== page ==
But the G8 position is even more lame than it first appears. A statement from an environmental coalition including Friends of the Earth International explained the key flaws. “First, the G8 formula is a global cut,” not imposing particular responsibility on the rich, high carbon-polluting countries. Second, “the cut has no clear baseline. It was revealing that in announcing it, Japanese Prime Minister Yasuo Fukuda initially said it was from 1990 levels, then had to take back that statement and subsequently mentioned a 2000 baseline.” Third, the statement is not binding, and “indeed, the G8 announcement reinforces the G8 as a site for climate action that rivals the UN process [for climate change negotiations] and effectively subverts it.”

In the second category of doing direct harm come many of the G8 recommendations in the declarations on the global economy and on food security.

The G8 leaders call for opening and deregulating financial markets, even as it is clear that financial deregulation has helped create the current global financial crisis.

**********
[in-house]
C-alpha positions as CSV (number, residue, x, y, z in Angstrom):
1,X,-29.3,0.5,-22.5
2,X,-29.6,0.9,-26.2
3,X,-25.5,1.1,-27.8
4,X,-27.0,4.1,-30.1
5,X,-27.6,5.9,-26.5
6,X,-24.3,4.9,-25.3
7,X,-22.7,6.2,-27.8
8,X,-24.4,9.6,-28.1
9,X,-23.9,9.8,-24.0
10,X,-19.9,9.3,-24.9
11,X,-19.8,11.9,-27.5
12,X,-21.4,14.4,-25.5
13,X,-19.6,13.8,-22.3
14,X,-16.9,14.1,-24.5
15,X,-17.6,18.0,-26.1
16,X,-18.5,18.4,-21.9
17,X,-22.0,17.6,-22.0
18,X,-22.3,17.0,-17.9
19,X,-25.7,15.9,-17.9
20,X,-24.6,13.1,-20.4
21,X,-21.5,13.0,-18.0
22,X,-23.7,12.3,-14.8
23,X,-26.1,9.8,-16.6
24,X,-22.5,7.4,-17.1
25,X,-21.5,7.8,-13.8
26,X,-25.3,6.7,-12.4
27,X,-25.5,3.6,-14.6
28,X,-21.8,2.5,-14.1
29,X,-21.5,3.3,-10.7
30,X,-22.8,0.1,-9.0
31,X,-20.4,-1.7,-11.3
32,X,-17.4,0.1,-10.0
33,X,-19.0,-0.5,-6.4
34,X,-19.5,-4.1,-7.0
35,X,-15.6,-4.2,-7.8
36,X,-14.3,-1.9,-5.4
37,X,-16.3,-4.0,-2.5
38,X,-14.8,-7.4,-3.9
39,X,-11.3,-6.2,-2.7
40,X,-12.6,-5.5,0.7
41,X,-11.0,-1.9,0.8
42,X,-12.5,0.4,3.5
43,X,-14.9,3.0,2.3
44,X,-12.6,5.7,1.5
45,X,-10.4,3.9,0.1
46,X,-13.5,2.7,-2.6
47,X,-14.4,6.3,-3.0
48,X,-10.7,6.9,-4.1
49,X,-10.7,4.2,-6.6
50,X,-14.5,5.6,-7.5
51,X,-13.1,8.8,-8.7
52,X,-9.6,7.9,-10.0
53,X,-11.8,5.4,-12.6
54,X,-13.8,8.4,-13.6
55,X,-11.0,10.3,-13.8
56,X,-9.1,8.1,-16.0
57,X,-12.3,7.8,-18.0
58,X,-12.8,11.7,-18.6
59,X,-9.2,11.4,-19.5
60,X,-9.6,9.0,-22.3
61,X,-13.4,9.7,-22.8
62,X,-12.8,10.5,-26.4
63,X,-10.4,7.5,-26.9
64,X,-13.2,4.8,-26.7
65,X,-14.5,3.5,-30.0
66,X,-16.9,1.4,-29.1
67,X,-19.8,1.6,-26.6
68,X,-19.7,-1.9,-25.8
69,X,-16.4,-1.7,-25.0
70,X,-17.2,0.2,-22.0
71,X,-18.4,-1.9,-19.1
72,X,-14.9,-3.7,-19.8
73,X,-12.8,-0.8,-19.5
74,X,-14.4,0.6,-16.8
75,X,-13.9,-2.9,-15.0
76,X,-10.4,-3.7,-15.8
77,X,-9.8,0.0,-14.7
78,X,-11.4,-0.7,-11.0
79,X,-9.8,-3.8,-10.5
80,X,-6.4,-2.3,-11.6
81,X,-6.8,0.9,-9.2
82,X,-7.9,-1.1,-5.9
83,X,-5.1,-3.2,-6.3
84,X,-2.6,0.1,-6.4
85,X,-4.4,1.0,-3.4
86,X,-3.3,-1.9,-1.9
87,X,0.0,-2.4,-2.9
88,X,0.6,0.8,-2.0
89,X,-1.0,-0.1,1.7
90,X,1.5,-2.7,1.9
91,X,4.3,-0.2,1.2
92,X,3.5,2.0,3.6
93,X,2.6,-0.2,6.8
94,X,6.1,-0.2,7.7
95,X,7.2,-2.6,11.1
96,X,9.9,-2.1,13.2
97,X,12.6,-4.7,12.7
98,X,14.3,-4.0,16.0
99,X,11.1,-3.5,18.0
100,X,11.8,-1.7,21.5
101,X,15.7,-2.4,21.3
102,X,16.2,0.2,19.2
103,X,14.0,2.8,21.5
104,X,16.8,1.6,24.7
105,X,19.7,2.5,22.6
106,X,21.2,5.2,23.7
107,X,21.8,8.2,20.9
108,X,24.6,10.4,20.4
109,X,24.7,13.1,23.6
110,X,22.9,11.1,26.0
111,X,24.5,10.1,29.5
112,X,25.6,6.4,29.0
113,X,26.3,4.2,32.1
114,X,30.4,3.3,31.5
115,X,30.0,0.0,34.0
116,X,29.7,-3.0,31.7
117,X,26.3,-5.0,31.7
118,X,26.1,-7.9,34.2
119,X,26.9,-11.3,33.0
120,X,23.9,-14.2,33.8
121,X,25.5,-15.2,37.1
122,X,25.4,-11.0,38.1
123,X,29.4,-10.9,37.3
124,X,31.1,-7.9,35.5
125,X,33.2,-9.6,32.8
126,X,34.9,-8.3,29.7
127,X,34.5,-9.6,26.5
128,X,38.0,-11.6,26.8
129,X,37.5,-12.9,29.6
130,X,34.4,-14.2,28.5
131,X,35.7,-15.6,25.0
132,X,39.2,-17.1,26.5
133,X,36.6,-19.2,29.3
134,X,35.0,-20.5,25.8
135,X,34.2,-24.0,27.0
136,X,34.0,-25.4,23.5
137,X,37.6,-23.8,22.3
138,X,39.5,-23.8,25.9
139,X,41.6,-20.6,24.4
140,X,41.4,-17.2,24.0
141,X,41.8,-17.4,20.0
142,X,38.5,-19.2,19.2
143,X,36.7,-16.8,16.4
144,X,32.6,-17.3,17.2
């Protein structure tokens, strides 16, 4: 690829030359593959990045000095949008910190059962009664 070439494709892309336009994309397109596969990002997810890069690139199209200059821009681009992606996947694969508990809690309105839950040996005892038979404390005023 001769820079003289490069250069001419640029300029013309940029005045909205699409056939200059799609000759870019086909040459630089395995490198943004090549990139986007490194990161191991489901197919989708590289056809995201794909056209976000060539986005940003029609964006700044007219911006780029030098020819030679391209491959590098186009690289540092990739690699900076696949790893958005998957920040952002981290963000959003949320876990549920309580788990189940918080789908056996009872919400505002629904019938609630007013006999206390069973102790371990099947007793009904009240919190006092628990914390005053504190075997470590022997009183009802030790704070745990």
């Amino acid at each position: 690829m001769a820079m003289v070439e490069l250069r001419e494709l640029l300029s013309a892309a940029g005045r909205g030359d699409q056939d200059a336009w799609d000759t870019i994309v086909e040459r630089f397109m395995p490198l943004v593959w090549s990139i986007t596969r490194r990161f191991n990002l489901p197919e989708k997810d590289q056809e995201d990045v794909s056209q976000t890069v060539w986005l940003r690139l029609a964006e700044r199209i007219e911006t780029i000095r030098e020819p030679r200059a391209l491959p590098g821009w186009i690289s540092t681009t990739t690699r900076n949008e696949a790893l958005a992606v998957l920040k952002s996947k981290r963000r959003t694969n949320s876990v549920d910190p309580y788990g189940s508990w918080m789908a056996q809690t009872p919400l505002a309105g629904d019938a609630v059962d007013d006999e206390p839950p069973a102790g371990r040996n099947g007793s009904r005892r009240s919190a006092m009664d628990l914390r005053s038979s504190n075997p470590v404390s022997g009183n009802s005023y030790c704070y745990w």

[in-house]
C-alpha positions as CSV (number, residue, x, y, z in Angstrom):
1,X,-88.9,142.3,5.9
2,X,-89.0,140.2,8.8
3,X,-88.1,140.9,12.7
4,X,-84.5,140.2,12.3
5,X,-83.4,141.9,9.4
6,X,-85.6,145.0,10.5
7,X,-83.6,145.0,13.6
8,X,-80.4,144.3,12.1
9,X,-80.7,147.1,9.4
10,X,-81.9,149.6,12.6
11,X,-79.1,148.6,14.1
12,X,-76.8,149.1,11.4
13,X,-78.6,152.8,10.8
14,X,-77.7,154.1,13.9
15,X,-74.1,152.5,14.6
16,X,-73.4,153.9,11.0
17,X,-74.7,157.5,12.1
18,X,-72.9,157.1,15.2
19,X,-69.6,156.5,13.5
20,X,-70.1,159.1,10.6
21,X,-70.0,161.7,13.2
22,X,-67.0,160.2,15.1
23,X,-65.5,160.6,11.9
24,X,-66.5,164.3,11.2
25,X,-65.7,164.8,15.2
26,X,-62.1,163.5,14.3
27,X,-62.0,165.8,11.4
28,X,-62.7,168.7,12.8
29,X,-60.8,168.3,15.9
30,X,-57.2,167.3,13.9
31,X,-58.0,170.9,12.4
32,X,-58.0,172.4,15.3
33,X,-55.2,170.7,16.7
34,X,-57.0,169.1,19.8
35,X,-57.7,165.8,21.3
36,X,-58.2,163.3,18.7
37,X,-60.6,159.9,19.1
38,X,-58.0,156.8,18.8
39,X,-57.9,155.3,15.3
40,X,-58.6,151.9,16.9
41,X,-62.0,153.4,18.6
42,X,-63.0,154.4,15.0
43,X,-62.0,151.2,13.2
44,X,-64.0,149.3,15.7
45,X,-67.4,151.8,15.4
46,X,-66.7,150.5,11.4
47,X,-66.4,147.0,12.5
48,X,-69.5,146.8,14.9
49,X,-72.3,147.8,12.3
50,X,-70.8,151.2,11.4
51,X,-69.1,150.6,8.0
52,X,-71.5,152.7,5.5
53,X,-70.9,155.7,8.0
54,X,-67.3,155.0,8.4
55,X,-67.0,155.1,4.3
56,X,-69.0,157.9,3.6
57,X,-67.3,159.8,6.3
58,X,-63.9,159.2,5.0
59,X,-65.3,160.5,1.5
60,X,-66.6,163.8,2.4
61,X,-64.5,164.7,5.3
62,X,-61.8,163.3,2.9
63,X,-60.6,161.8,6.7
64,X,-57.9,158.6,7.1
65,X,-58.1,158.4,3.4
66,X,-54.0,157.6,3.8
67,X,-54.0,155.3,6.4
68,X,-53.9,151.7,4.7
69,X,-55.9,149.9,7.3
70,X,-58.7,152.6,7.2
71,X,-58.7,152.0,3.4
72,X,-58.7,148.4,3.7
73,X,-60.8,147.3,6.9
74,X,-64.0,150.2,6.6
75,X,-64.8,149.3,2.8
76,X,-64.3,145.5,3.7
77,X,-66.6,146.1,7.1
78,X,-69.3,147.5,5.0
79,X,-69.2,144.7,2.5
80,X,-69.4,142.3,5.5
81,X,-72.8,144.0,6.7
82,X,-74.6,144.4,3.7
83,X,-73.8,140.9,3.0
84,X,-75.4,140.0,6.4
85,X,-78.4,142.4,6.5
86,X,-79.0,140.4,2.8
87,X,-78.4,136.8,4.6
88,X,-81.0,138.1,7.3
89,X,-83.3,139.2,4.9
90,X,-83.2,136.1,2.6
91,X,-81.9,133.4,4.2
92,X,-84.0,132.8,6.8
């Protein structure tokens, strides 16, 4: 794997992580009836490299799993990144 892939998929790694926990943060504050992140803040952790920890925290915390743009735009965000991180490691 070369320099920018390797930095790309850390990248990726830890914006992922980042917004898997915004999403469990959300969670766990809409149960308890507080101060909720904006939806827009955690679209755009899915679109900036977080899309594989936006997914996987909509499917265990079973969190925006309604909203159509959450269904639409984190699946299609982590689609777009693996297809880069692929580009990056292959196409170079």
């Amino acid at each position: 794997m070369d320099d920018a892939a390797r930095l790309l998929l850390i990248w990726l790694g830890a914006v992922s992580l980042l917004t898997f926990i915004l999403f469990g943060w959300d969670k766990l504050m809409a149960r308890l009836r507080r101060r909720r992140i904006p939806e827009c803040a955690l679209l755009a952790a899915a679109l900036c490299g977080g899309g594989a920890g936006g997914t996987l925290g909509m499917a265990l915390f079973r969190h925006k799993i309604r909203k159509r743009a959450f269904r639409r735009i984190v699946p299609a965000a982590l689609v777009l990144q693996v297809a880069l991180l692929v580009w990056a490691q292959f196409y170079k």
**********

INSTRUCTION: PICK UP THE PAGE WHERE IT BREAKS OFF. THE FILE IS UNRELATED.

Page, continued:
The G8 leaders call for stronger patent, copyright and trademark monopolies. Remarkably, in a document purporting to address the key issues in the global economy, they make space to encourage rapid negotiation and completion of an Anti-Counterfeiting Trade Agreement, a deal that may hinder or criminalize peer-to-peer file sharing, require Internet Service Providers to limit consumers’ web access, and interfere with parallel trade in goods (like Canadian drugs brought into the United States), among other problems.

The G8 leaders call for completion of the Doha Round negotiations at the World Trade Organization, aiming to further deepen reliance on a global food trading system that has driven the poorest people off their land and undermined developing countries’ ability to feed themselves.

The G8 leaders also call for more aid for food-importing, poor countries — to be delivered through IMF lending facilities that typically require countries to adopt more of the market fundamentalist mandates that have driven people off the land and undermined governments’ capacity to assist the poor and pursue expansionary economic policies.

“I’m pleased to report that we’ve had significant success,” said President Bush as the G8 summit concluded.

Not exactly.

ROBERT WEISSMAN is editor of the Washington, D.C.-based Multinational Monitor, and director of Essential Action.

 

 

 

 

 

More articles by:

ROBERT WEISSMAN is president of Public Citizen.

Weekend Edition
April 20, 2018
Friday - Sunday
Paul Street